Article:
Copying and distributing are prohibited without permission of the publisher

Transfer Pricing (15th Edition)

  • The game changer

  • Global: Transfer pricing and the OECD project on BEPS

    On February 12 2013, the OECD issued its report on Base Erosion and Profit Shifting (BEPS). The report is the OECD’s first substantive step with respect to the review and analysis of base erosion and profit shifting. An important part of the report relates to transfer pricing. Ronald van den Brekel of Ernst & Young provides a summary of the BEPS report, in particular in relation to transfer pricing and the direction the OECD may take.

  • EMEIA: Base erosion, profit shifting and the effects on transfer pricing

    Base erosion and profit shifting (BEPS) is intended to describe the phenomenon that governments lose substantial corporate tax revenue because of planning aimed at eroding the taxable base and/or shifting profits to locations where they are subject to more favourable tax treatment. Oliver Wehnert, Ernst & Young’s EMEIA transfer pricing leader, explains the impact the project may have on transfer pricing.

  • UN China chapter: Issues raised on contract R&D

    The inclusion of the China country practices chapter, as part of the UN Practical Manual on Transfer Pricing for Developing Countries (draft version) indicates a great leap in the transfer pricing (TP) administration of the State Administration of Taxation (SAT). Han Jin Ping, tax manager at Siemens, China, discusses the importance of the chapter and the international message it conveys on contract R&D.

  • Winds of change in Chile

    Over the last couple of months, Chilean taxpayers have been subject to new transfer pricing compliance requirements, which have significantly changed their perception of the proper way to handle intercompany transactions. Roberto Carlos Rivas, Carolina Alexandres and Gabriel Bernal of PwC Chile explain how taxpayers can navigate through the changes.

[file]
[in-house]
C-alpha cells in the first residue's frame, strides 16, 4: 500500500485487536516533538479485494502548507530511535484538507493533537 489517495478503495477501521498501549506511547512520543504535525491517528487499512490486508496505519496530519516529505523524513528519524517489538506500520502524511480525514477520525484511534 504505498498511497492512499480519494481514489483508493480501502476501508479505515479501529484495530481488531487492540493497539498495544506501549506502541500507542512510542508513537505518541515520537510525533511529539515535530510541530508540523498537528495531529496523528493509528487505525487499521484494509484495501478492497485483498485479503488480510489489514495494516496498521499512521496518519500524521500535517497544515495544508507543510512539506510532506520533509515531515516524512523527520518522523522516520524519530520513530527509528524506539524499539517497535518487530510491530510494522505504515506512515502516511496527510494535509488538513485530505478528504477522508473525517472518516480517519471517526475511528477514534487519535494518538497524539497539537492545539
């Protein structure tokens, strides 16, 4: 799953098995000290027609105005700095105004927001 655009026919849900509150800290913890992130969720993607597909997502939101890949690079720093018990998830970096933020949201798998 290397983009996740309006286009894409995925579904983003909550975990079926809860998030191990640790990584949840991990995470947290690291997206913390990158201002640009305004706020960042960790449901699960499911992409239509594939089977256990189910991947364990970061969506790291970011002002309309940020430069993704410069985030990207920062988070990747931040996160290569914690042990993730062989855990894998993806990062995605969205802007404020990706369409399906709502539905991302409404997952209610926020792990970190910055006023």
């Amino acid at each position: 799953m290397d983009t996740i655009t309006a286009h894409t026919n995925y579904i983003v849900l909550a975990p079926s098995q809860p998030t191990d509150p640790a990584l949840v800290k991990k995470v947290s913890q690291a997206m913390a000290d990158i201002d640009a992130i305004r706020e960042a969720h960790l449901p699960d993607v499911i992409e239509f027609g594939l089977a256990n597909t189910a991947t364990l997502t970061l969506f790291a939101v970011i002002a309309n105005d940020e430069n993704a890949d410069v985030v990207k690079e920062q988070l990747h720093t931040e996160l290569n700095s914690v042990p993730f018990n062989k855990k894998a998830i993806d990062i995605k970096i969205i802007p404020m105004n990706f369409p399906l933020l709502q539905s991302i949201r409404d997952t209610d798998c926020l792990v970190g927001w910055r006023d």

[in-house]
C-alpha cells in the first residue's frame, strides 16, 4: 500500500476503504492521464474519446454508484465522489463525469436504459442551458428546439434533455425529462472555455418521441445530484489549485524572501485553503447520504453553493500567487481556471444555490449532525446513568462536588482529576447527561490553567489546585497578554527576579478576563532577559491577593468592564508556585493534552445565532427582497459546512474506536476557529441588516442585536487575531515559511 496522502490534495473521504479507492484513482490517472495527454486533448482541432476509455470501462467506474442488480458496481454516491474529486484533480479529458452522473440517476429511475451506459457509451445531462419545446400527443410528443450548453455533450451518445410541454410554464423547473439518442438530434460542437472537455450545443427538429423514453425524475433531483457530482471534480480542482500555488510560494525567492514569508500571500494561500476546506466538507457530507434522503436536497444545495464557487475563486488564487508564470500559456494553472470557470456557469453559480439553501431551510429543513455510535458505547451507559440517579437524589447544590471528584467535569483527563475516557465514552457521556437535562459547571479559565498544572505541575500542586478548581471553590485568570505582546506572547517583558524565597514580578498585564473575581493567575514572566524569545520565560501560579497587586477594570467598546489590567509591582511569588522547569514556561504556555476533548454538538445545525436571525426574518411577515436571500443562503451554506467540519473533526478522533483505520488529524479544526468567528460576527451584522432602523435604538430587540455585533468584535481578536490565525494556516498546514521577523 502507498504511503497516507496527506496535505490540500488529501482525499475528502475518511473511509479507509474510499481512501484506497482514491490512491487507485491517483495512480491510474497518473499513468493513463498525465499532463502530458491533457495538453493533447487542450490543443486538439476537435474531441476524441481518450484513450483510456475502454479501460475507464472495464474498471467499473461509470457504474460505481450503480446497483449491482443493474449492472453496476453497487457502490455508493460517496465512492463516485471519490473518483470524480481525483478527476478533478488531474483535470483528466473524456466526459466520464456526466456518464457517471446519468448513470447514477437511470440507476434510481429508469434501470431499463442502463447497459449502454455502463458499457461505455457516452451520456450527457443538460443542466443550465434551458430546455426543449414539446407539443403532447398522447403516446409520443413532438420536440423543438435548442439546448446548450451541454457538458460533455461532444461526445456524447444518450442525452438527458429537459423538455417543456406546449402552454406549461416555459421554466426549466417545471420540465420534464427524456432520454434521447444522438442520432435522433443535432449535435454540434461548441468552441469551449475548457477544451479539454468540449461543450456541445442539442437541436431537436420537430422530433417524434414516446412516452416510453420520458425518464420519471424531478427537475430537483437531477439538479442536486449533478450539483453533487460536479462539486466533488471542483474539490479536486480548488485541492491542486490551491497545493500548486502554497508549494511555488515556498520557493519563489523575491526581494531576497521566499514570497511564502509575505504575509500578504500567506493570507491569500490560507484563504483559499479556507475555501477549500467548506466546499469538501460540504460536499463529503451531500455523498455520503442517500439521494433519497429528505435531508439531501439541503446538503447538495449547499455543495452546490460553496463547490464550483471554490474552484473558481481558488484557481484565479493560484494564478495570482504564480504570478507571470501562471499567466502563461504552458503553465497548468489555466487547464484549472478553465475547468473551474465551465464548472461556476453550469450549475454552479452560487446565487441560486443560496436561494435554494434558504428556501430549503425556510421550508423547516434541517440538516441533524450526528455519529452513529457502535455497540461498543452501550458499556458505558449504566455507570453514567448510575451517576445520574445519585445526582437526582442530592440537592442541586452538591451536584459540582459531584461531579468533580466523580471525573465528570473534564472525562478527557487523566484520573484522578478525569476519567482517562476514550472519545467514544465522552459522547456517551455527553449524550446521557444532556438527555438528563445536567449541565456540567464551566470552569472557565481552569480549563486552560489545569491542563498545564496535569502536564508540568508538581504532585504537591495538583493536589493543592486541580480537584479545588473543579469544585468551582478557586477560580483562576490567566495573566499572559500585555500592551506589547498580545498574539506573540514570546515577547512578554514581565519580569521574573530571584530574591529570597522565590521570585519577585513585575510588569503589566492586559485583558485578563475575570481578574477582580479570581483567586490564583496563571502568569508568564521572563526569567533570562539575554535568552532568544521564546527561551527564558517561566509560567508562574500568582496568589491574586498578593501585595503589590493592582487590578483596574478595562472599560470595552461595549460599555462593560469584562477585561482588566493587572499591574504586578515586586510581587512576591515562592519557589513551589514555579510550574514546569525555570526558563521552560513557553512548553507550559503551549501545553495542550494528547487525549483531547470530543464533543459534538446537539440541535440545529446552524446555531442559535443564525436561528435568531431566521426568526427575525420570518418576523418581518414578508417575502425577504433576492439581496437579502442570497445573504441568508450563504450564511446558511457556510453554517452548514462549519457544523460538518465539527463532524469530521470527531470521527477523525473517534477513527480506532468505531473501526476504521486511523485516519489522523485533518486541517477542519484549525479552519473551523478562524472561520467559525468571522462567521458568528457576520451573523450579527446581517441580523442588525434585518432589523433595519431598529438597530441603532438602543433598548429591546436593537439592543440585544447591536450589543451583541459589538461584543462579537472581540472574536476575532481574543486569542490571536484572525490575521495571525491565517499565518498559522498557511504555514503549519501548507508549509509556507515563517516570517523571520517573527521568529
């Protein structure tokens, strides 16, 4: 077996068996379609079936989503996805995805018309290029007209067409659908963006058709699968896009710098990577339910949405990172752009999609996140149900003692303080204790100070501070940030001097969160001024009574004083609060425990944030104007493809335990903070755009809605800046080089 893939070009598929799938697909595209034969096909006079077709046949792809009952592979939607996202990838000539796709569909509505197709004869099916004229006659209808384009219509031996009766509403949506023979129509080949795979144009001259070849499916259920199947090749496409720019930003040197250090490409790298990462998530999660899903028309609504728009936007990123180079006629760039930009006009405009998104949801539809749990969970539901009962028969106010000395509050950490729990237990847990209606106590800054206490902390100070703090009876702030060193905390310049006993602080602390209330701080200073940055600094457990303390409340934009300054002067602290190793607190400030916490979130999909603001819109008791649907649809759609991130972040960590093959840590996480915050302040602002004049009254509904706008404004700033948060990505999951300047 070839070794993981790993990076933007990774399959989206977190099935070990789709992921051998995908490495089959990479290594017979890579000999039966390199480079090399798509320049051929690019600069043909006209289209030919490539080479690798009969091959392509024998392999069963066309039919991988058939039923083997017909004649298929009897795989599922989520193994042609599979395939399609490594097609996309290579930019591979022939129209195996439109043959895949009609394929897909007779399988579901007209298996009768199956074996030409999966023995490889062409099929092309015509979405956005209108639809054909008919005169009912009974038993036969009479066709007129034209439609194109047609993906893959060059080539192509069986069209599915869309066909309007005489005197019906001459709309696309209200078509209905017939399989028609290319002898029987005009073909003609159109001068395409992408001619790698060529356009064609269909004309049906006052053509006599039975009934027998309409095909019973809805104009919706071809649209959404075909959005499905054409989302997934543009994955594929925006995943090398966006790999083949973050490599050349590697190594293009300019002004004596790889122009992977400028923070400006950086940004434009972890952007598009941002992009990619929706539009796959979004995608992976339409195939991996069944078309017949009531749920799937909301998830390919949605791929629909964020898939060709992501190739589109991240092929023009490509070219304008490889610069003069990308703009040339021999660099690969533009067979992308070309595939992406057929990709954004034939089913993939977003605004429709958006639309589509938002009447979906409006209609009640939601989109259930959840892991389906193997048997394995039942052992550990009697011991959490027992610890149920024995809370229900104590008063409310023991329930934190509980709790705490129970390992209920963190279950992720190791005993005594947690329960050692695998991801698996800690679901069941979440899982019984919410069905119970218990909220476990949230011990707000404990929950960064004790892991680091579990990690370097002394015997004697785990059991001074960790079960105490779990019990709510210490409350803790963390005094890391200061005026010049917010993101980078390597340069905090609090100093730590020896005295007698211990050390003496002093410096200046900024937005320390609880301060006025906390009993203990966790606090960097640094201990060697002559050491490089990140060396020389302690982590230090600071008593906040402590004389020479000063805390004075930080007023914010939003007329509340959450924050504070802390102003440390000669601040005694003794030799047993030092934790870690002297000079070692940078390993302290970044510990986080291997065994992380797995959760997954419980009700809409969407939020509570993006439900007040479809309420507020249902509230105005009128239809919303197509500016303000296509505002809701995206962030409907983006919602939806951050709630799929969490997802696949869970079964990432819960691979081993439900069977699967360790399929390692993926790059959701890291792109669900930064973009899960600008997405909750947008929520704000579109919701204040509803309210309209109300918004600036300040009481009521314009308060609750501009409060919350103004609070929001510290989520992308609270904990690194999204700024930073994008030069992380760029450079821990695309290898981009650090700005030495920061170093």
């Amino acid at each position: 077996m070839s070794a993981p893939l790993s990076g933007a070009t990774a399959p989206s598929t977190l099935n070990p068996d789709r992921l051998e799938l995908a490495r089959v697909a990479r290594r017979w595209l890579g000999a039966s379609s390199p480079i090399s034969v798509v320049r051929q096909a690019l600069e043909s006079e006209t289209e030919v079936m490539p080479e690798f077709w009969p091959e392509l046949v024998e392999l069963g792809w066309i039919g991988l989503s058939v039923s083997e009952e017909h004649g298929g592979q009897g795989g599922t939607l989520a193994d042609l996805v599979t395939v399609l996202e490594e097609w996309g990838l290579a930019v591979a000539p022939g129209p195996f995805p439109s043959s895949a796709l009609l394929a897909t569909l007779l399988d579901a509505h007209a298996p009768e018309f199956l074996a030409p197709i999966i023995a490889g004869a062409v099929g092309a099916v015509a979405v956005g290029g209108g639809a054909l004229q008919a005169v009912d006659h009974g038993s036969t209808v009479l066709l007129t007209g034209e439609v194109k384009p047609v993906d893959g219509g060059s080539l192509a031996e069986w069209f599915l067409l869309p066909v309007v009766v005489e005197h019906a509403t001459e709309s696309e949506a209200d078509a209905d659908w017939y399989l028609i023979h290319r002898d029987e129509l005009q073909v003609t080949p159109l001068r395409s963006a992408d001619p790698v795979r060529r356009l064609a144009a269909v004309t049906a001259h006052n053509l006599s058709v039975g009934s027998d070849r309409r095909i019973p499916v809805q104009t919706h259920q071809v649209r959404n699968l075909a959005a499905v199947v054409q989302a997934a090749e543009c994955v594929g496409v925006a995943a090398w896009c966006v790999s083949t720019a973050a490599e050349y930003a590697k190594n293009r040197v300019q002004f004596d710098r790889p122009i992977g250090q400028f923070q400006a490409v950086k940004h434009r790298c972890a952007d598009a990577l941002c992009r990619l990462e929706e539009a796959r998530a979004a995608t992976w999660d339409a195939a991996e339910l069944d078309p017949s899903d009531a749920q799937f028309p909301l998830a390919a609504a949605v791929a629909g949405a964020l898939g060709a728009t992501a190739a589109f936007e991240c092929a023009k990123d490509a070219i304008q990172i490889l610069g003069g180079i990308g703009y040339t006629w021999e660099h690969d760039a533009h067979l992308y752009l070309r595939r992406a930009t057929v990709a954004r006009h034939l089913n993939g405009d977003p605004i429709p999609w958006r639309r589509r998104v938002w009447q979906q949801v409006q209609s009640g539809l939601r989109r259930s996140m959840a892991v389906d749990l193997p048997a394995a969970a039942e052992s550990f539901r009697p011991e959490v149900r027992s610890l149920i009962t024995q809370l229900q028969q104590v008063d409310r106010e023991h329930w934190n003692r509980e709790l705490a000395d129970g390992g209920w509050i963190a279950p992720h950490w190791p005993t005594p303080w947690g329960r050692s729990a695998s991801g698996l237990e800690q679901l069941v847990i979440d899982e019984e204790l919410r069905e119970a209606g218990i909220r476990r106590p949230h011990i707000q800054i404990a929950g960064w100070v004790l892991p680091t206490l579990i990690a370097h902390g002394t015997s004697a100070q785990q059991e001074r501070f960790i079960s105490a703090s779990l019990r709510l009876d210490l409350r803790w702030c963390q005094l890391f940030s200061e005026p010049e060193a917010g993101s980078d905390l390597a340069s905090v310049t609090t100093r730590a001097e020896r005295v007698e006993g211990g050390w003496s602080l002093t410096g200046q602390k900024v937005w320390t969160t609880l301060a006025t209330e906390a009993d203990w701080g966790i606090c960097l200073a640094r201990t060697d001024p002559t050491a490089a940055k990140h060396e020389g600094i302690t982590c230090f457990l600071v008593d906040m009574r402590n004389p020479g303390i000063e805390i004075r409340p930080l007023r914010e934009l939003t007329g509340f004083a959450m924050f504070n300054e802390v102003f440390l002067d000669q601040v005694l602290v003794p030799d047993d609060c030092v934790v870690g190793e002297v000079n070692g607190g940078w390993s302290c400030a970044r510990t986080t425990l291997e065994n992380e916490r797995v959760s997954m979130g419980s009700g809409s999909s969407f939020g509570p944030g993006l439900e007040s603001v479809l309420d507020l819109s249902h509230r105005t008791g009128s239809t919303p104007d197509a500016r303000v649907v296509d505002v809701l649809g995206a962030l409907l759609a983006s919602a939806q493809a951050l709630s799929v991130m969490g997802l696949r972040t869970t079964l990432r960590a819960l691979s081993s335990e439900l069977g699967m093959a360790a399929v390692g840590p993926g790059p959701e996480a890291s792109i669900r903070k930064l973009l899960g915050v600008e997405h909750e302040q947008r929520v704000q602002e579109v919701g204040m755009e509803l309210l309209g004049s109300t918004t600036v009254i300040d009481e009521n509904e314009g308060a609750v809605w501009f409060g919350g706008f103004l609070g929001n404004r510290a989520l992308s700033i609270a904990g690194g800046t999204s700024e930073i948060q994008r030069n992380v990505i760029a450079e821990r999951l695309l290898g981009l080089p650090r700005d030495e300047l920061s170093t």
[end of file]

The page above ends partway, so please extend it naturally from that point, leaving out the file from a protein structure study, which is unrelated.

• Germany: Transfer pricing risk assessment

    Susann van der Ham and Carsten Hüning of PwC Germany discuss recent developments in tax audits practice towards transfer pricing risk assessments strategies.

  • Timing issues relating to transfer pricing adjustments in Mexico

    Each year Mexican taxpayers typically review their intercompany transactions before the end of the fiscal year and later prepare the transfer pricing documentation after the fiscal year has ended. Marta Milewska and Fred Barrett of PwC explain how it is done.

  • Russian TP rules – lessons learned

    In 2011, Russia enacted revised transfer pricing (TP) rules. However, over the last 18 months the Russian Tax Authority (RTA) has issued various letters clarifying its views on the new TP rules. Evgenia Veter, Steve Cawdron, Anuar Mukanov and Filip Vukovic of Ernst & Young have interpreted these clarifications and their potential impact for businesses as they attempt to comply with the revised legislation.

  • Recent developments in transfer pricing audit practice in Taiwan

    Transfer pricing regulations and documentation requirements have been in effect for almost nine years, since the end of 2004, and the Taiwanese tax authorities have accumulated more and more experience and knowledge. Paulson Tseng of PwC gives an overview of the Taiwanese tax authorities’ comments on how taxpayers should prepare transfer pricing reports and discusses recent tax auditing practice.

  • Ukraine TP law: Why tomorrow’s risks must be addressed today

    Historically, transfer pricing rules in Ukraine have been vague and were seldom applied by the Ukrainian tax authorities. Konstantin Karpushin, Anna Korobova and Oleksandra Tovkun of KPMG explain why taxpayers need to adopt a long-term view on their transfer pricing strategy.

  • US transfer pricing developments

    There have been a number of important US developments in transfer pricing in the past 12 months. Kenneth Clark, Ronald Schrotenboer and David Forst of Fenwick & West provide a brief review and highlight a number of these developments.

International Correspondents